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Re: BMW in Cycle World...

I'm on my 6th bike sine 1983, but my first BMW (R1100S). HP is interesting, but tourque is most useful. HP makes for high top end speeds, but torque makes for acceleration. With most speed limits below 75 mph, most of my riding is done at reasonable speeds. Being able to pull cleanly out of corners, with torque, allows one to go fast in the twisties. A stable chassie helps a bunch

As my mechanic told me, BMW has function over form. I like the function of torque.

- -------------- Original message -------------- 

> Hello All, 
> Tom Brown wrote: 
> >> (John wrote): 
> >> Especially considering that the boxer remains down on power (BMW ought to 
> >> bring out a blown ~850), and in terms of styling, the twins these days 
> range 
> >> from "What do you expect, it's a GS" (at best) to "What the hell were they 
> >> thinking?". 
> > 
> > John, you read too much Cycle World and do too little actual riding! 
> [...] 
> I think that's an unfair statement, unless John tells us otherwise. John is 
> correct when he states that "the boxer remains down on power". Just compare it 
> to four cylinder liter-class bikes, or to other large twins, many of which 
> best the boxer's peak horsepower rating. Whether that truth matters to the 
> rider in real-world street user, is another story. In my opinion, "around a 
> hundred ponies" is ample for a street motorcycle in most cases, testosterone 
> or not (I've included an interesting story later in this posting). Because of 
> this view, I feel BMW is doing a decent job in their "twins" category in terms 
> of peak power, and a rather good job in terms of usable power as expressed by 
> the torque curve and peak torque numbers. 
> The other thorny issue that John touched upon is styling. According to J.D. 
> Powers and Associated, styling is the Number One reason that a potential buyer 
> will not purchase a specific model automobile. I don't know how true this is 
> with bikes, but I can tell you that it is quite common for someone to buy a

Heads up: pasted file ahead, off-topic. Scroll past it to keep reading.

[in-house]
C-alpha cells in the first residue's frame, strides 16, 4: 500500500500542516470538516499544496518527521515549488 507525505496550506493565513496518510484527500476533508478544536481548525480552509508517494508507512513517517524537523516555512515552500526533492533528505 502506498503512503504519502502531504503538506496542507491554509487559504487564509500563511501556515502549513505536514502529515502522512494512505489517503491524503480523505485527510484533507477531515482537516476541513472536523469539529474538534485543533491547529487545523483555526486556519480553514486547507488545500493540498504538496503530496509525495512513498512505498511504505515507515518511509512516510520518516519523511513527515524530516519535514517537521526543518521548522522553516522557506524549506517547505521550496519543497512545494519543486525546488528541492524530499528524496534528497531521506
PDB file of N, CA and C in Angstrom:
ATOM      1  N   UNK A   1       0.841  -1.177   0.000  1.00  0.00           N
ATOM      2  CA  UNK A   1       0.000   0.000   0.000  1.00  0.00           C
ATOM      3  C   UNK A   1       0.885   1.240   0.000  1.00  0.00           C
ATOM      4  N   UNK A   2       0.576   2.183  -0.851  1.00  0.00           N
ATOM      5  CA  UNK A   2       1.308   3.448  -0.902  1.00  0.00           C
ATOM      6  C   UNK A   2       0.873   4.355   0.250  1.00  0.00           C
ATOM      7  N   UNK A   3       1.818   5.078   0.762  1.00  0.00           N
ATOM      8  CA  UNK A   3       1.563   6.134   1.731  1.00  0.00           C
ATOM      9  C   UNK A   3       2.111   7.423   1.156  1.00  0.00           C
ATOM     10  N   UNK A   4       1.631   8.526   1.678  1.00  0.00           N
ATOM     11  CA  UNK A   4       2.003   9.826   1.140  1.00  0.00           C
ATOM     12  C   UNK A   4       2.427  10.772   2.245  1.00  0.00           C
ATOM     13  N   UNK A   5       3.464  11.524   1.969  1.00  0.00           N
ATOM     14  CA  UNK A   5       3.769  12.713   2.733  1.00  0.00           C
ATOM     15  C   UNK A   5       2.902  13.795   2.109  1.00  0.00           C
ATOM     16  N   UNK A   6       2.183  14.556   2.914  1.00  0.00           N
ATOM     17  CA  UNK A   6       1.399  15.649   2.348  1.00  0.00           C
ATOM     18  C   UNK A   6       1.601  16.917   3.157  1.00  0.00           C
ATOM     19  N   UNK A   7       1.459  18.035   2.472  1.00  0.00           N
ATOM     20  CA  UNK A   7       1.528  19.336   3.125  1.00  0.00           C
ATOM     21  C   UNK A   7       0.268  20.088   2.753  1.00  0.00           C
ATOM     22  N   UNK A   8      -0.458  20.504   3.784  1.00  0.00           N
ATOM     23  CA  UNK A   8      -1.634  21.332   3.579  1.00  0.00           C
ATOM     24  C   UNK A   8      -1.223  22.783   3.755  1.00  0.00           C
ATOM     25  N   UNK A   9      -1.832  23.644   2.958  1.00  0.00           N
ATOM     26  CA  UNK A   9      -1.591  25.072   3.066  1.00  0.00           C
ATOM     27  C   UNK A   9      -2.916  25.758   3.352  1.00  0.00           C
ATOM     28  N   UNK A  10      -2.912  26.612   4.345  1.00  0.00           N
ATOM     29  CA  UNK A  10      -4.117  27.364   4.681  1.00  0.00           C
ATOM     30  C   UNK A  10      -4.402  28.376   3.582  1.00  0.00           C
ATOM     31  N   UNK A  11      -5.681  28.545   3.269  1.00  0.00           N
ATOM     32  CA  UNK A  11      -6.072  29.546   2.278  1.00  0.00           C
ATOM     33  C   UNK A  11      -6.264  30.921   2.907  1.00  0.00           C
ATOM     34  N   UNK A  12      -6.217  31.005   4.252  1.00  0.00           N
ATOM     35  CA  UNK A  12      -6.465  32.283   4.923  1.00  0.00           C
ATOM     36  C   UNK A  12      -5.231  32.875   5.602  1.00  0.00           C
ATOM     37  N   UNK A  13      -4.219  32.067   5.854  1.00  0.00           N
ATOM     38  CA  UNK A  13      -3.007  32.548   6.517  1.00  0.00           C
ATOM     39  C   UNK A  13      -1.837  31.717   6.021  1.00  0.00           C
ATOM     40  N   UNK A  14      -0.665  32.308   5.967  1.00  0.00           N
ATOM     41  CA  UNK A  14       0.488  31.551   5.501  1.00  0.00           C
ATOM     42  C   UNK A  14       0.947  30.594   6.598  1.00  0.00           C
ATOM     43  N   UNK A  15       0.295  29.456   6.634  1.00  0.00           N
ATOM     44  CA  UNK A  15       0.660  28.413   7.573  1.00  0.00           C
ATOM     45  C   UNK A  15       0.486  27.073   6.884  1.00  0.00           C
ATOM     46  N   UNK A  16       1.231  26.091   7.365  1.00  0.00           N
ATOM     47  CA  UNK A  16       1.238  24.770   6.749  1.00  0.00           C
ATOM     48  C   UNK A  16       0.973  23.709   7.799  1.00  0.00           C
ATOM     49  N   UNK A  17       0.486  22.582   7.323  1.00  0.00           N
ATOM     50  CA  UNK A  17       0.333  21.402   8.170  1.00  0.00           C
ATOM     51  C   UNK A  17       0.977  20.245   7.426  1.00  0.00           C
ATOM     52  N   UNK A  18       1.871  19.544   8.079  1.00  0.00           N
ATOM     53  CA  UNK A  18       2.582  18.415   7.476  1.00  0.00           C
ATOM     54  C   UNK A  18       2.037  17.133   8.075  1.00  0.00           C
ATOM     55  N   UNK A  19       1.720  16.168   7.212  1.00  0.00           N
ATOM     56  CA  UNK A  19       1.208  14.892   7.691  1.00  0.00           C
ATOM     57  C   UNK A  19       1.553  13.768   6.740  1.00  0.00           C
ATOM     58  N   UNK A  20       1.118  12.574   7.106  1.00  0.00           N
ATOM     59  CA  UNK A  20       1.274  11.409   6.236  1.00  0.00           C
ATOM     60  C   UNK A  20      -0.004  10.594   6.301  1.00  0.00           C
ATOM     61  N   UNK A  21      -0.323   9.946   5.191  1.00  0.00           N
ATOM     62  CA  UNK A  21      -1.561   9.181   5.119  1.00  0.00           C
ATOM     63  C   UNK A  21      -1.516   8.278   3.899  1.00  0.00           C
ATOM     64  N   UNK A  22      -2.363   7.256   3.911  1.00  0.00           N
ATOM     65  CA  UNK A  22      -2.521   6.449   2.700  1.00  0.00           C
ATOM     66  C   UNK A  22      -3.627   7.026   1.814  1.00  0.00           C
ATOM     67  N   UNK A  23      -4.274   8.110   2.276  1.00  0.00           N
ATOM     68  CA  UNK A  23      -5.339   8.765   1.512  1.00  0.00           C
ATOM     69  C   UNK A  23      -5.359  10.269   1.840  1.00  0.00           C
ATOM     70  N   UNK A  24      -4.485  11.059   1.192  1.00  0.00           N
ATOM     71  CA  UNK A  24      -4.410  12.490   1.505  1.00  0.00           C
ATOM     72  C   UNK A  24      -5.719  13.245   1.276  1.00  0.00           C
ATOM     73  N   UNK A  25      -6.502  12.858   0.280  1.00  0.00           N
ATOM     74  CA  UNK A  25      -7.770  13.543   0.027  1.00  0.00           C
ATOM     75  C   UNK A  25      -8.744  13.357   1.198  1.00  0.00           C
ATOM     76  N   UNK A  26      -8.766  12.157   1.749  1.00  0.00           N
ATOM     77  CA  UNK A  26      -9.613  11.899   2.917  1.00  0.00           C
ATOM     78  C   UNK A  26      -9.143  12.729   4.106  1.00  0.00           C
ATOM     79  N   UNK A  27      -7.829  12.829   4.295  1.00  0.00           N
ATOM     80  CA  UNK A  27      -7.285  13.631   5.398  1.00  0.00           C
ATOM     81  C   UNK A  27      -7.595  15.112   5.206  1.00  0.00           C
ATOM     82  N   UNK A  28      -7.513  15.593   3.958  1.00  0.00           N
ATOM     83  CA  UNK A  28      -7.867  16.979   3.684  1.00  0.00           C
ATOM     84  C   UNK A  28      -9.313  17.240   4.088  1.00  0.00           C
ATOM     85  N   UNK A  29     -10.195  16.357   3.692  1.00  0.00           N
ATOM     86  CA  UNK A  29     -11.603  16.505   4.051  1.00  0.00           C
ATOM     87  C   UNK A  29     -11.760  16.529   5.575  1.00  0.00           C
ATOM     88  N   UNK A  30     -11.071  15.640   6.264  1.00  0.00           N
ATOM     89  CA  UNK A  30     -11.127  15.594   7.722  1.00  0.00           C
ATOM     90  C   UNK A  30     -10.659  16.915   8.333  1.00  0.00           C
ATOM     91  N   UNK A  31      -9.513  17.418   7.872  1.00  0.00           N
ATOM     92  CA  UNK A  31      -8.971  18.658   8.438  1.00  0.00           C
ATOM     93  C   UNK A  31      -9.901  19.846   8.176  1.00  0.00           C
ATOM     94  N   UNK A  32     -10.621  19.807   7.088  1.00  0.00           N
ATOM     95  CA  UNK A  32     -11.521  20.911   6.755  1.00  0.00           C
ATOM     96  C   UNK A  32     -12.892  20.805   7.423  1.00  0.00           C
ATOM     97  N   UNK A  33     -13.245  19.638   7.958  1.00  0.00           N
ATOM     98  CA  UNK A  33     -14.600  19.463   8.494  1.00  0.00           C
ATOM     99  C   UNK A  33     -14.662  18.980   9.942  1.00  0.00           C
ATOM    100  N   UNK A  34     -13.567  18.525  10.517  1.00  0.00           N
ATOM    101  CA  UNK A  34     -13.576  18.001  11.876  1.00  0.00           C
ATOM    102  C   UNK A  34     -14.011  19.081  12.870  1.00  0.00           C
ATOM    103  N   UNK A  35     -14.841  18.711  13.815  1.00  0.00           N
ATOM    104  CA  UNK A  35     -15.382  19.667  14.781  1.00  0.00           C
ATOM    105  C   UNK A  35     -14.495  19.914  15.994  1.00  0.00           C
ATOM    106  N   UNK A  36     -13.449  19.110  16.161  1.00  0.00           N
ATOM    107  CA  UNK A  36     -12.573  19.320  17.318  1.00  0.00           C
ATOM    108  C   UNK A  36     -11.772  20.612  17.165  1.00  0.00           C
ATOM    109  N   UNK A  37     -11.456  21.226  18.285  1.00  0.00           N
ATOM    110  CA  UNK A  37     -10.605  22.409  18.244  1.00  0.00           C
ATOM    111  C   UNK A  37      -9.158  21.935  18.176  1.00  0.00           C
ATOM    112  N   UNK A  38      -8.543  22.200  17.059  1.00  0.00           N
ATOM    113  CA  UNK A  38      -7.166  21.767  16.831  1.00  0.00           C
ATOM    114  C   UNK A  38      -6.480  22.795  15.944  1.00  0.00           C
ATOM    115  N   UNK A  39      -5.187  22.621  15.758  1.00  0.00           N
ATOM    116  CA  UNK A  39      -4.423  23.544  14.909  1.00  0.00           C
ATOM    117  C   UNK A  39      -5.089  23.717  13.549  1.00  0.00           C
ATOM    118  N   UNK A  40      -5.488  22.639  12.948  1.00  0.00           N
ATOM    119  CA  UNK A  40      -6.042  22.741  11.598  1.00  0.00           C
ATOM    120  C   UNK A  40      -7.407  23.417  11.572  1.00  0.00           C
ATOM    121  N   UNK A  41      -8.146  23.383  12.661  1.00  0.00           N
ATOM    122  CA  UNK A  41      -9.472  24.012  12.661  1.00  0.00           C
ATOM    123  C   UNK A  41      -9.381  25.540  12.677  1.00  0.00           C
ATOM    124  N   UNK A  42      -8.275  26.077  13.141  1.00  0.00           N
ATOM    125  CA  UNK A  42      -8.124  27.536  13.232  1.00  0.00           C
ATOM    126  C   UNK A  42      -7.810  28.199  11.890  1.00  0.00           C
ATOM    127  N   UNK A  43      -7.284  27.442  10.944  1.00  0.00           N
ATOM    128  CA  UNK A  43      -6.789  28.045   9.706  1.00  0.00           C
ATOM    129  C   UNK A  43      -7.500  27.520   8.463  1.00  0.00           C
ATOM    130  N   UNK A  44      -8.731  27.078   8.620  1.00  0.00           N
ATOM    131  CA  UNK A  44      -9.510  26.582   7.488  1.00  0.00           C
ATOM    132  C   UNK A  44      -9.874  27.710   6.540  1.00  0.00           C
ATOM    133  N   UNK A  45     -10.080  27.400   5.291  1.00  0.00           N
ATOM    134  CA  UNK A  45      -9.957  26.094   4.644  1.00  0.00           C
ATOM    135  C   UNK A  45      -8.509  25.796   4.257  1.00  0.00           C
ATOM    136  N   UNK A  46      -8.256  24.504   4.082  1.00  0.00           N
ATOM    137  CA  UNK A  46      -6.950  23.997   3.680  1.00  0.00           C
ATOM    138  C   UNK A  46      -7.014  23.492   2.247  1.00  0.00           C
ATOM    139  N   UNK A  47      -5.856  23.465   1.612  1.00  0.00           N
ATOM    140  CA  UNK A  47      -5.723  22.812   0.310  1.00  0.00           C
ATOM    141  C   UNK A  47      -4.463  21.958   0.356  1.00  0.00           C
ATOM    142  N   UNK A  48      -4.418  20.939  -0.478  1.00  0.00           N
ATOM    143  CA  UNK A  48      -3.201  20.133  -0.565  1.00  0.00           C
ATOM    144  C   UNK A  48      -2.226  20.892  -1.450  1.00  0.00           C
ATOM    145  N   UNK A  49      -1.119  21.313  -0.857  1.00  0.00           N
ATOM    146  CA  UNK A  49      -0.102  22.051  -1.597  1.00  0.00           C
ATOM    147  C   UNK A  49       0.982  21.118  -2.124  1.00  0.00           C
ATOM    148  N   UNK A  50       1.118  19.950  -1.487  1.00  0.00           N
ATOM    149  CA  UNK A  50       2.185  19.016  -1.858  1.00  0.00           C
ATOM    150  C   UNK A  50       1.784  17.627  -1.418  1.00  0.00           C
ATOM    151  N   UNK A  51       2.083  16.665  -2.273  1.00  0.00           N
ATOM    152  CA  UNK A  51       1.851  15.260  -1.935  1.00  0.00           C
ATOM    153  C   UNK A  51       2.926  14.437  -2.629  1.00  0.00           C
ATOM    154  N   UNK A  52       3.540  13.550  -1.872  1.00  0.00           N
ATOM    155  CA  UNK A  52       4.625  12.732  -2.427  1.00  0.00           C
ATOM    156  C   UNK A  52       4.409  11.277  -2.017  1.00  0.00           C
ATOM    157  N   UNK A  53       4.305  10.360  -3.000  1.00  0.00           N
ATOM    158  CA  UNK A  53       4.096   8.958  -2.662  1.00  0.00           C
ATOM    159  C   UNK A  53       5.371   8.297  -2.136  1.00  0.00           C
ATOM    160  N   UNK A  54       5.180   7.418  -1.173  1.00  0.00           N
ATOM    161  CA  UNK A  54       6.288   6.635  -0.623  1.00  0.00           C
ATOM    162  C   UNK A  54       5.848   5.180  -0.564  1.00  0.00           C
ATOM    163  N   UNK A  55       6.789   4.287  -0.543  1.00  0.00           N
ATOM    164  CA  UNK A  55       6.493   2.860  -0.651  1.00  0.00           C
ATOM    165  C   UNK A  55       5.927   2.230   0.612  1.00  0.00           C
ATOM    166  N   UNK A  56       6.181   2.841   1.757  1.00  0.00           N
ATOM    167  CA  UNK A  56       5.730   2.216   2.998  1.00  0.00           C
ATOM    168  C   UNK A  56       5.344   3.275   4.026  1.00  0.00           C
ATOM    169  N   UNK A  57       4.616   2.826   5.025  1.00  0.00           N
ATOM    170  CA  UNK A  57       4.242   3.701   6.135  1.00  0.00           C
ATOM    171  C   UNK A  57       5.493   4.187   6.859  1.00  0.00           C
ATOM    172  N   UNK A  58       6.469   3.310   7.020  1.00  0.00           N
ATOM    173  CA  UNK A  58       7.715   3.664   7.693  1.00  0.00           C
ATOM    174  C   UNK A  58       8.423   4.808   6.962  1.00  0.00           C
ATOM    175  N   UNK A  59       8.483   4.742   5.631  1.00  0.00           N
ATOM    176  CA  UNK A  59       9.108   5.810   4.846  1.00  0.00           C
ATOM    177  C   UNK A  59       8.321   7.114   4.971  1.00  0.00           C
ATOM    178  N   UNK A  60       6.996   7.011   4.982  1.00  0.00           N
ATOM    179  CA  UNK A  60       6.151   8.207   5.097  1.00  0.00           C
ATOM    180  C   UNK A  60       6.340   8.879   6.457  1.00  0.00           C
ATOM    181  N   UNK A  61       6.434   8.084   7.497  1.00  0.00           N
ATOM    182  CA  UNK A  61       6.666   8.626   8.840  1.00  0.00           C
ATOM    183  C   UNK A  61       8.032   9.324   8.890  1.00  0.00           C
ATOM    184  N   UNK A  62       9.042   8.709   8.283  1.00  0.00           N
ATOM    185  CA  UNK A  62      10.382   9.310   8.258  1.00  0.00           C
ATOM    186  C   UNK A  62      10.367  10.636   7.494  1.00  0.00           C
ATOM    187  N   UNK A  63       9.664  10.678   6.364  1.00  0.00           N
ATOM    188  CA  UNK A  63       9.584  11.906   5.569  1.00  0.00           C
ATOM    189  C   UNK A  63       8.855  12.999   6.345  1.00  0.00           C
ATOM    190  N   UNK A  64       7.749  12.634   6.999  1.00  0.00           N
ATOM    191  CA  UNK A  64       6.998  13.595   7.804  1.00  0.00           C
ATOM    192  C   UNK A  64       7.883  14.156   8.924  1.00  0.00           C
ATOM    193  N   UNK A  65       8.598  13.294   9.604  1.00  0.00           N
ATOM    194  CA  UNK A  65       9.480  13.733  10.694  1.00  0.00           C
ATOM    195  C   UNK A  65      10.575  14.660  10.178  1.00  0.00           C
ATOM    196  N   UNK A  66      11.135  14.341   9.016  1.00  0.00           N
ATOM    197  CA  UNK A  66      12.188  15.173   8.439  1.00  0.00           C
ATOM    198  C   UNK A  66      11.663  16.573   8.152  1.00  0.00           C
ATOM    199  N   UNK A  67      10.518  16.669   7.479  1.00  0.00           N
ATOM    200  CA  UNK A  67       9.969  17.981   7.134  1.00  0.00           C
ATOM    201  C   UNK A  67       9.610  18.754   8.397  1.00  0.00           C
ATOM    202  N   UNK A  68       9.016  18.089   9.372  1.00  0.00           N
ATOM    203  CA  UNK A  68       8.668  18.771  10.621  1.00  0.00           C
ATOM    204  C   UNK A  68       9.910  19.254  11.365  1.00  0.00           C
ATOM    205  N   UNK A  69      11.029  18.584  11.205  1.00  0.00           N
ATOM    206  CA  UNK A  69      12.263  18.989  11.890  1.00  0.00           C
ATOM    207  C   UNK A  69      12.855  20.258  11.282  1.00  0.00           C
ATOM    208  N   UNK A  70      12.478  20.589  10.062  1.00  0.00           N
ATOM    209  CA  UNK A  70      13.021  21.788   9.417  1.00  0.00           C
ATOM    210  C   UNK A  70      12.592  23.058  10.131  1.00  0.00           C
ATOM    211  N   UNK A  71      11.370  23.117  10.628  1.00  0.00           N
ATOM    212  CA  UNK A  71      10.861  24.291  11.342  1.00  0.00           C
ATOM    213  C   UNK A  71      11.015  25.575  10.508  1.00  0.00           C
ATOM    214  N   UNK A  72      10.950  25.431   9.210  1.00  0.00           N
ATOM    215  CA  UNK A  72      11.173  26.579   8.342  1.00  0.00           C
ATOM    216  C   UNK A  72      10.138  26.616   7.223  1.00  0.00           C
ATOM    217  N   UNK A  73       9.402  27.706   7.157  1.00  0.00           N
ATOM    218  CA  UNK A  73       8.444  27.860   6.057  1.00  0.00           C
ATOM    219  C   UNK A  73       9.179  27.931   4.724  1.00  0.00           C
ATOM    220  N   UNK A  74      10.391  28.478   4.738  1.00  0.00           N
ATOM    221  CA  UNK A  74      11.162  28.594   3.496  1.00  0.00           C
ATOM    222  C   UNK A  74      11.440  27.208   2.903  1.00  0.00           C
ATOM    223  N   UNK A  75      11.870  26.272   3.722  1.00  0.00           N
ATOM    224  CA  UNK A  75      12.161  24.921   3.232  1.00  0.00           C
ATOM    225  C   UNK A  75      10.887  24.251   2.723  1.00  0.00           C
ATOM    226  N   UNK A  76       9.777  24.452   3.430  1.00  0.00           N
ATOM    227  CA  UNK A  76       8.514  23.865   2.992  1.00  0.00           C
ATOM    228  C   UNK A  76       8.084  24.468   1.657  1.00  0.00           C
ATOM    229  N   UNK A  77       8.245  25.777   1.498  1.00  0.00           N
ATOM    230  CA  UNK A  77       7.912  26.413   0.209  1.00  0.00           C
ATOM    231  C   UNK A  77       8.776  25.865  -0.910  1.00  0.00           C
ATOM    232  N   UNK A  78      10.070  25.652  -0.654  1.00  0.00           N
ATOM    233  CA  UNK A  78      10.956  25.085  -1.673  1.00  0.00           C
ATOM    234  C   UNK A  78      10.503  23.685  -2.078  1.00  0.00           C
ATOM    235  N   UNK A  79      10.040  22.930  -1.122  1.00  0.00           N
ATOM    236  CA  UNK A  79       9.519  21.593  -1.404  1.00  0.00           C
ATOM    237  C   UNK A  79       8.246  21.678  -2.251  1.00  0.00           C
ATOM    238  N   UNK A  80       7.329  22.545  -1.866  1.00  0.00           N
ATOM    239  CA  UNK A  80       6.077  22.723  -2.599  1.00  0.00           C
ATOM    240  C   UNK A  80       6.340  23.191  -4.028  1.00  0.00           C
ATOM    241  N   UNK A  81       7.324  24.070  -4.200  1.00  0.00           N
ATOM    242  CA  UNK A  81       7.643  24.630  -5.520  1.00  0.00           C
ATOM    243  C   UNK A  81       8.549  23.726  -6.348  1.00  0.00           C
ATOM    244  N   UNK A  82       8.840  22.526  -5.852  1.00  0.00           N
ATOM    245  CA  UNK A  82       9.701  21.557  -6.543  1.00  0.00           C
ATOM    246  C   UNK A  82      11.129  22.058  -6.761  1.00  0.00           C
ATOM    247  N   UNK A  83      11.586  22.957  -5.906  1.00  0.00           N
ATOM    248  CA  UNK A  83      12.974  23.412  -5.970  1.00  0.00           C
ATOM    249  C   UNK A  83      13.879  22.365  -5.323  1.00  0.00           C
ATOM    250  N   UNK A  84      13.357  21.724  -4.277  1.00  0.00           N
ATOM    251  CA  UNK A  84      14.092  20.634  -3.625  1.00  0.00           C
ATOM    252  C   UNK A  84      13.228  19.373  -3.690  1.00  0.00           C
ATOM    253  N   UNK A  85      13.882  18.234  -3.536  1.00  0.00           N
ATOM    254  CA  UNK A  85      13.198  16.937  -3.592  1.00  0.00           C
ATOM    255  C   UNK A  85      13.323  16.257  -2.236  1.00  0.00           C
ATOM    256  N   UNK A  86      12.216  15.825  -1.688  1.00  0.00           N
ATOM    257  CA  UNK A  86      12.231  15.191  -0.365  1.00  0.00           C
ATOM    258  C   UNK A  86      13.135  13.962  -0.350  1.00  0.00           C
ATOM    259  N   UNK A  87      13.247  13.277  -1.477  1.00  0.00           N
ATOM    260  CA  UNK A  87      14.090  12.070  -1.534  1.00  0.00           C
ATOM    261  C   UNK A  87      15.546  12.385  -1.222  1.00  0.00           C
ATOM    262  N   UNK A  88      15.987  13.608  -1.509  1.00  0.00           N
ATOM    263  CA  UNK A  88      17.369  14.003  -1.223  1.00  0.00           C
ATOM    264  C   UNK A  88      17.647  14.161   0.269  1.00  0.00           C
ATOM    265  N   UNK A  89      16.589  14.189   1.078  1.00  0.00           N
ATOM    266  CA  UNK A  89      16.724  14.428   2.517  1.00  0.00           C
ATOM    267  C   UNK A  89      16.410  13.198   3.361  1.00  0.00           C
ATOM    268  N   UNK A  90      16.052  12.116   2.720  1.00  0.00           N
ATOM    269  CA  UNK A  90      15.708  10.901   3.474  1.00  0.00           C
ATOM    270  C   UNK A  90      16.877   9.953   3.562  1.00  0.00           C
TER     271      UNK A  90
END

> motorcycle because it "looks awesome" rather than for more mundane, practical 
> reasons. BMW's new styling direction has polarized the buying public with the 
> most often expressed position being that of "nay" rather than "yay". This is 
> true with their cars as well as with their new boxers. Like BMW's cars, their 
> bikes deliver an noteworthy ride, and a really good balance of power and 
> handling making them excellent "real world" vehicles, though not top dogs in 
> any "extreme" category (that's one reason why they aren't race winners in 
> multi-brand competition). 
> Take the GS, for example. The GS is not beautiful, but it is a great 
> all-around bike, and awesome for something that is a good street bike and a 
> capable machine in the loose stuff. So it's a great bike, in spite of its 
> looks. The new RT looks like a "transformer", or a hodge-podge of tacked 
> together, apparently ill-fitting pieces. Sure it rides really well and is a 
> great touring bike, no qualifiers necessary. Sure it's a major step up in 
> performance (more power, lower weight, and better handling) than its 
> predecessor RT. But those looks: Not pretty! I am confident that many folks 
> can forgive the styling department because of all the positive traits the new 
> RT has. I'm sure a small minority will even find the new style gorgeous (just 
> like a number of people actually like the taste of Spam), but BMW's new bikes 
> are not styled in a manner that makes significant number of people say nice 
> things. 
> As for Cycle World, my hat is off to them for not commenting negatively about 
> BMW's styling. They just presented the facts that the styling isn't for 
> everyone, and then went on to say loads of positive things about the bike, 
> much like us BMW fanatics would. And that's a good thing when a non-fan has so 
> much good to say about a BMW bike. 
> On Bikes and Power 
> A buddy of mine is a very talented rider, as proven by his track times. He has 
> been aching for more power since I have known him, around 5 years. His last 
> bike was a Kawasaki ZX-10R with awesome power, light weight, and admirable 
> handling. In his words, when the engine hits 11,000 RPM, it gets frantic with 
> power. He took it on the track several times, and concluded it was overpowered 
> in the twisties. He took it on public streets and concluded there weren't any 
> local roads on which this bike could stretch its legs. After less than a year 
> of ownership, he sold this Uberbike and bought a dedicated 250cc track bikes. 
> He's now building his track skills to professional levels by refining his 
> line, braking skills, and throttle control. There is something to be said when 
> "ultimate power" connects with a good brain :-) 
> -Steve Makohin 
> '01 R1100S/ABS 
> Oakville, Ontario, Canada 


End of oilheads-digest V2 #94